A part of this view­ing listCriterion Collection Spine #47:Erik Skjoldbjærg’s Insomnia.

Ever need a good night’s sleep so badly that you just stop car­ing about any­thing and every­thing around you? Your moral­ity fog­gily dis­in­te­grates, your goals be­come dis­jointed, your ego shriv­els, and even your id is only ca­pa­ble of short bursts of primeval ac­tion. That’s what life in gen­eral is like above the Arctic Circle, ap­par­ently. Even worse if you’re a dis­graced in­ves­ti­ga­tor from be­low the cir­cle and you show up dur­ing the Midnight Sun to solve a seem­ingly per­fect mur­der and you get so messed up on sleep de­pri­va­tion that you ac­ci­den­tally kill your part­ner while the mur­derer you’re hunt­ing watches.

All of this is won­der­fully con­veyed through the ter­ri­fy­ing, evenly lit at­mos­phere of Norway, the con­stant white light, white fog, white sky, white build­ings is nearly sick­en­ing; the blur­ri­ness be­tween re­al­ity and hal­lu­ci­na­tion, of­ten con­veyed through spin­ning, dis­ori­ented cam­era move­ments, puts a viewer in nearly the same emo­tional state as Detective Engstrom. While we loll about pas­sively in our stu­por we watch him push him­self to both ap­pre­hend the killer and pro­tect his own ass.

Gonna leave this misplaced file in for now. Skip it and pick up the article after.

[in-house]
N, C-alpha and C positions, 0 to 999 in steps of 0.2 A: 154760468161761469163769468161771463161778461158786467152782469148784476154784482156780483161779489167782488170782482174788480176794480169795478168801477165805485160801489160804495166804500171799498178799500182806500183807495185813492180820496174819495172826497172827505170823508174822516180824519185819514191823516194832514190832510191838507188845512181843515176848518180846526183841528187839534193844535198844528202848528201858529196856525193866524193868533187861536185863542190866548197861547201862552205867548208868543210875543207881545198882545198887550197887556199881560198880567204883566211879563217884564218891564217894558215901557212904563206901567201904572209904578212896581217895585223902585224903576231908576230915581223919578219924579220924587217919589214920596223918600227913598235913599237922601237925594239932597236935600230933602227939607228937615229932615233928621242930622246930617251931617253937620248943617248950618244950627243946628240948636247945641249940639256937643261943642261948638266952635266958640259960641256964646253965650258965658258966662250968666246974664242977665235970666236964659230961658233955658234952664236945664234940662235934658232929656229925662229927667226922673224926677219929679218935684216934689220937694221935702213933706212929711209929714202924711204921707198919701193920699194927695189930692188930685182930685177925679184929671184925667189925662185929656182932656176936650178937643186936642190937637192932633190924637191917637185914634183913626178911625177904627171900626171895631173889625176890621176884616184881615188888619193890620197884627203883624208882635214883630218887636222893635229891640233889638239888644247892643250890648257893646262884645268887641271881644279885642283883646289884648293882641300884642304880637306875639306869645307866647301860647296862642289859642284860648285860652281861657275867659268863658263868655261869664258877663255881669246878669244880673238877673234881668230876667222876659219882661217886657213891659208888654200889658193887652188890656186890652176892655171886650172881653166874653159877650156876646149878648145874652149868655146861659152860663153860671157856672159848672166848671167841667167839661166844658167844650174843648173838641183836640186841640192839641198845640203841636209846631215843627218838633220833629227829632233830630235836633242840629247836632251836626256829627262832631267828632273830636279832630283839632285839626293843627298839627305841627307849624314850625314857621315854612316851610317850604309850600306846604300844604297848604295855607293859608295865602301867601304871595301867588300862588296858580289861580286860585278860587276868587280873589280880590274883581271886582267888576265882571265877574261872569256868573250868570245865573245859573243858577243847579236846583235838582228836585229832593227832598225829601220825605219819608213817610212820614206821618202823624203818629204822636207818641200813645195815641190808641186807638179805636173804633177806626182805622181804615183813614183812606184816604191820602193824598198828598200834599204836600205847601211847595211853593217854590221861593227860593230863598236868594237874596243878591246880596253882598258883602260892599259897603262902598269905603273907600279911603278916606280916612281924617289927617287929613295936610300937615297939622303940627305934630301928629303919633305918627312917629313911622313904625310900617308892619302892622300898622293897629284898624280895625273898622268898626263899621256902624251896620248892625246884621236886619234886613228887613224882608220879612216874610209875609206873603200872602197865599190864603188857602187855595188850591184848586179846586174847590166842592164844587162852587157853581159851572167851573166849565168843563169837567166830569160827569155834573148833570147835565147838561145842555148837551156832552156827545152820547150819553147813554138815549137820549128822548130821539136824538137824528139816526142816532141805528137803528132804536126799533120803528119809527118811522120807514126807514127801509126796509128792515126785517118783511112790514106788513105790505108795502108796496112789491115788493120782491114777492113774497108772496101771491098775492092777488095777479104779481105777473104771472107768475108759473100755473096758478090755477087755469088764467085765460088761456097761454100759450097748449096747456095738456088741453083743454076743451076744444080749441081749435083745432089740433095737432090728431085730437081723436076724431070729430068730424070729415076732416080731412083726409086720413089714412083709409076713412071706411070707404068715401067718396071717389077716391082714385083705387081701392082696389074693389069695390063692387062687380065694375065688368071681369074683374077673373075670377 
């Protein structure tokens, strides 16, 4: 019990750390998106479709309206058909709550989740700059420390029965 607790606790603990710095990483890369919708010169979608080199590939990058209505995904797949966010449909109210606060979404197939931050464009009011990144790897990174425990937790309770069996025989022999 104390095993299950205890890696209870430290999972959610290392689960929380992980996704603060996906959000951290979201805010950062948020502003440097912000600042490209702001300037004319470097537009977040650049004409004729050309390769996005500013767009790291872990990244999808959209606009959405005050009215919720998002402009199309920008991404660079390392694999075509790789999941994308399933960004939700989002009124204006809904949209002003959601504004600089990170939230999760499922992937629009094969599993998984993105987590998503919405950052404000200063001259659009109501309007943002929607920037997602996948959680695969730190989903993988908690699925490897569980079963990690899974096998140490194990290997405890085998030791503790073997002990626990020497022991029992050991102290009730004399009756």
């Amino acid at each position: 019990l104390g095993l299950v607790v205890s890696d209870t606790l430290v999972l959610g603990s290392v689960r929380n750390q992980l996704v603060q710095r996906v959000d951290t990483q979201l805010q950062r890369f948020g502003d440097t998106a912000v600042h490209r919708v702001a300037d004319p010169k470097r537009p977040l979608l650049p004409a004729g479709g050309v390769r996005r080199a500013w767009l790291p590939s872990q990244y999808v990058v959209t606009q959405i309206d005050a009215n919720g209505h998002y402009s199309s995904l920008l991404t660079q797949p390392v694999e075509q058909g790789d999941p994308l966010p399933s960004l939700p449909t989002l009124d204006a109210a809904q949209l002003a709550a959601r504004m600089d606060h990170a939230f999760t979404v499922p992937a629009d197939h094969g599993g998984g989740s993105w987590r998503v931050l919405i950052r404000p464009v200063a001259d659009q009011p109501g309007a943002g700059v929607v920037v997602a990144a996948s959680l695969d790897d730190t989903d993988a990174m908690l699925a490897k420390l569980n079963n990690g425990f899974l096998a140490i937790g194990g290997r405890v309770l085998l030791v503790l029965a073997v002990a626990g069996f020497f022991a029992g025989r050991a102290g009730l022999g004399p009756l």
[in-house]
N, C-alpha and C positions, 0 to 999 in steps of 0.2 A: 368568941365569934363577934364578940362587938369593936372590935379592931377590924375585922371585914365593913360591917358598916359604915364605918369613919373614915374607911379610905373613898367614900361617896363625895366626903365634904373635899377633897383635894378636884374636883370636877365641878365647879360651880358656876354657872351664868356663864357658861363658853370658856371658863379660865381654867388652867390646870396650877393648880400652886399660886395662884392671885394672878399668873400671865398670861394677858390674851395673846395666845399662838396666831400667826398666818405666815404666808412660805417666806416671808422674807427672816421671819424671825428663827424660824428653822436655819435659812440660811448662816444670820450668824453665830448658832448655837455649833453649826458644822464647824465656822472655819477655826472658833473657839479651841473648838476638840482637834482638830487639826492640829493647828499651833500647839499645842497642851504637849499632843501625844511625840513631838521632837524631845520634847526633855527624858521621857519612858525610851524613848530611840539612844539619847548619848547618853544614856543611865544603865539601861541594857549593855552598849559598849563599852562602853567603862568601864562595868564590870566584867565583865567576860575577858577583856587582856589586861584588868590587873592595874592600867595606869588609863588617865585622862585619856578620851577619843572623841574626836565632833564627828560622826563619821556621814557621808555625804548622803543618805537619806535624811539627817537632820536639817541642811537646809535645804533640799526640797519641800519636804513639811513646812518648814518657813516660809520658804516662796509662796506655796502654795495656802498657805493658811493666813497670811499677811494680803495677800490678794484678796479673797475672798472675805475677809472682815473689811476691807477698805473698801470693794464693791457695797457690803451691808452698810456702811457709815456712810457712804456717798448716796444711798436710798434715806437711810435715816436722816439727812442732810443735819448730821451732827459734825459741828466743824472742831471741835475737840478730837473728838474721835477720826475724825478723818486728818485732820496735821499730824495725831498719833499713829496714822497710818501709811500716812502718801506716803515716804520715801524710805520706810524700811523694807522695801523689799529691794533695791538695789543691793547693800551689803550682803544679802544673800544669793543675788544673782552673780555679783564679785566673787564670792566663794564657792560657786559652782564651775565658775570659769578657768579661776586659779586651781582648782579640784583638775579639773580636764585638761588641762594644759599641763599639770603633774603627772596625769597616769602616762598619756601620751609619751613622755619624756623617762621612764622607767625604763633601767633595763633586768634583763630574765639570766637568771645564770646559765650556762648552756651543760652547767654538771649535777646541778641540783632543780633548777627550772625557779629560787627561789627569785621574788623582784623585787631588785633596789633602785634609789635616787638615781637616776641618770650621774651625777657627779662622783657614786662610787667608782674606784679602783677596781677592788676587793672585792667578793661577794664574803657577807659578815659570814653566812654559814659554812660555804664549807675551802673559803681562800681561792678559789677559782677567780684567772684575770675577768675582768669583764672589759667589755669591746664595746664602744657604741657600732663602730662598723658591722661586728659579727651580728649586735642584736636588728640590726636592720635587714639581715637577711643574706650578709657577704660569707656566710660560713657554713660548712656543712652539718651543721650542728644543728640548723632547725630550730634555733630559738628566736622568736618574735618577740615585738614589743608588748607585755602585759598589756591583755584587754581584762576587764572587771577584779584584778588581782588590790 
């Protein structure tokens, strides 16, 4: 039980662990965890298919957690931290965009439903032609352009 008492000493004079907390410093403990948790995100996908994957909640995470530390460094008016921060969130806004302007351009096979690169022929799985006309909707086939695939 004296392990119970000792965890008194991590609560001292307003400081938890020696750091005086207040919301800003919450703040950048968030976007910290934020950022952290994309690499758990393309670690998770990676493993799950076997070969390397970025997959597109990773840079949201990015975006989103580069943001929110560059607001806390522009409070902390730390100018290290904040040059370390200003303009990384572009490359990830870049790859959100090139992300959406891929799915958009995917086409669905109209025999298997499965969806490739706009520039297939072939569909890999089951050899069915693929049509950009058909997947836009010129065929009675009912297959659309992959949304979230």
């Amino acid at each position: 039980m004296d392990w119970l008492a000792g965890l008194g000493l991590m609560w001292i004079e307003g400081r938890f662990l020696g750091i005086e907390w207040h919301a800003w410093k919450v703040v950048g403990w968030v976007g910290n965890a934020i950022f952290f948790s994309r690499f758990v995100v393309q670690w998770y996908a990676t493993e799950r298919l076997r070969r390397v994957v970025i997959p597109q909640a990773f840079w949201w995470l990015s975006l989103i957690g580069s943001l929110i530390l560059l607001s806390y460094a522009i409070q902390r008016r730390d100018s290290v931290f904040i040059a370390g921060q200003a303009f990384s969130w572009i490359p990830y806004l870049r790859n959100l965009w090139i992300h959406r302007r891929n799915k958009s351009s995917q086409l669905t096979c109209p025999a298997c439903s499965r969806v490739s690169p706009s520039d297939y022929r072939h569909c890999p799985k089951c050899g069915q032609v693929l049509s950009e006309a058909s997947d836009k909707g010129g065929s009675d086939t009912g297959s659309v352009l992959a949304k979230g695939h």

While the story is a fairly typ­i­cal crime drama, the added con­ceit pro­vided by an en­vi­ron­ment where the sun just spins around the sky adds an­other layer of dif­fi­culty to the plot, and the ad­di­tional “what is real” adds a be­liev­able el­e­ment of un­cer­tainty to the film that is akin to some­thing you’d ex­pect from a psy­cho­log­i­cal hor­ror film but that doesn’t re­quire a sus­pen­sion of dis­be­lief to gain pur­chase.

I have no in­ter­est in watch­ing the Hollywood re­make star­ring Al Pacino in Alaska.

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